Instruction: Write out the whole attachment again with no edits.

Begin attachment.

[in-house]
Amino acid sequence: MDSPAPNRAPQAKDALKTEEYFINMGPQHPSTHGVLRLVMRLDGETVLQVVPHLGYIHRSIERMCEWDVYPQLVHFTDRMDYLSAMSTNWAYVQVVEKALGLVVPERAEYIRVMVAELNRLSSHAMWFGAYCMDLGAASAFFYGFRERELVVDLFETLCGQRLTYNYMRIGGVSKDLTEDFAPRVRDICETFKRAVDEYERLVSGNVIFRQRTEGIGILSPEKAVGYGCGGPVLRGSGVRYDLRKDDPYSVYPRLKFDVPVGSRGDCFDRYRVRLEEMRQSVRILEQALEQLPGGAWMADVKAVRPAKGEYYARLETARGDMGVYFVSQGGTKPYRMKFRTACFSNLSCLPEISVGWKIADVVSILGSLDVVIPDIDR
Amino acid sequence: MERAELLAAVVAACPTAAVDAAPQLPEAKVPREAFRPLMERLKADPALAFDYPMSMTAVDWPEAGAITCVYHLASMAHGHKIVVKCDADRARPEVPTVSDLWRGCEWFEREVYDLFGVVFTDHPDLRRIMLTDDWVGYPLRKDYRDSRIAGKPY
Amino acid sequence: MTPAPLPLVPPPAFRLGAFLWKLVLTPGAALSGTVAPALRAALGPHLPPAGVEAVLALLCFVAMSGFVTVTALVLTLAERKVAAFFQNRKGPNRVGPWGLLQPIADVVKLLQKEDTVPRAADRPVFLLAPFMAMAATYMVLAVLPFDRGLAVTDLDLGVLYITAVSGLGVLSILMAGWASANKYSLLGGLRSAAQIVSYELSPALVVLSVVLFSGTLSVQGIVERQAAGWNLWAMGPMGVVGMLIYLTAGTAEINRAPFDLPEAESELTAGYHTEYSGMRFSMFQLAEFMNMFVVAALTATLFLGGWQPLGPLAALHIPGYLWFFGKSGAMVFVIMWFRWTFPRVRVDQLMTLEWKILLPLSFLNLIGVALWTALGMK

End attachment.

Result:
[in-house]
Amino acid sequence: MDSPAPNRAPQAKDALKTEEYFINMGPQHPSTHGVLRLVMRLDGETVLQVVPHLGYIHRSIERMCEWDVYPQLVHFTDRMDYLSAMSTNWAYVQVVEKALGLVVPERAEYIRVMVAELNRLSSHAMWFGAYCMDLGAASAFFYGFRERELVVDLFETLCGQRLTYNYMRIGGVSKDLTEDFAPRVRDICETFKRAVDEYERLVSGNVIFRQRTEGIGILSPEKAVGYGCGGPVLRGSGVRYDLRKDDPYSVYPRLKFDVPVGSRGDCFDRYRVRLEEMRQSVRILEQALEQLPGGAWMADVKAVRPAKGEYYARLETARGDMGVYFVSQGGTKPYRMKFRTACFSNLSCLPEISVGWKIADVVSILGSLDVVIPDIDR
Amino acid sequence: MERAELLAAVVAACPTAAVDAAPQLPEAKVPREAFRPLMERLKADPALAFDYPMSMTAVDWPEAGAITCVYHLASMAHGHKIVVKCDADRARPEVPTVSDLWRGCEWFEREVYDLFGVVFTDHPDLRRIMLTDDWVGYPLRKDYRDSRIAGKPY
Amino acid sequence: MTPAPLPLVPPPAFRLGAFLWKLVLTPGAALSGTVAPALRAALGPHLPPAGVEAVLALLCFVAMSGFVTVTALVLTLAERKVAAFFQNRKGPNRVGPWGLLQPIADVVKLLQKEDTVPRAADRPVFLLAPFMAMAATYMVLAVLPFDRGLAVTDLDLGVLYITAVSGLGVLSILMAGWASANKYSLLGGLRSAAQIVSYELSPALVVLSVVLFSGTLSVQGIVERQAAGWNLWAMGPMGVVGMLIYLTAGTAEINRAPFDLPEAESELTAGYHTEYSGMRFSMFQLAEFMNMFVVAALTATLFLGGWQPLGPLAALHIPGYLWFFGKSGAMVFVIMWFRWTFPRVRVDQLMTLEWKILLPLSFLNLIGVALWTALGMK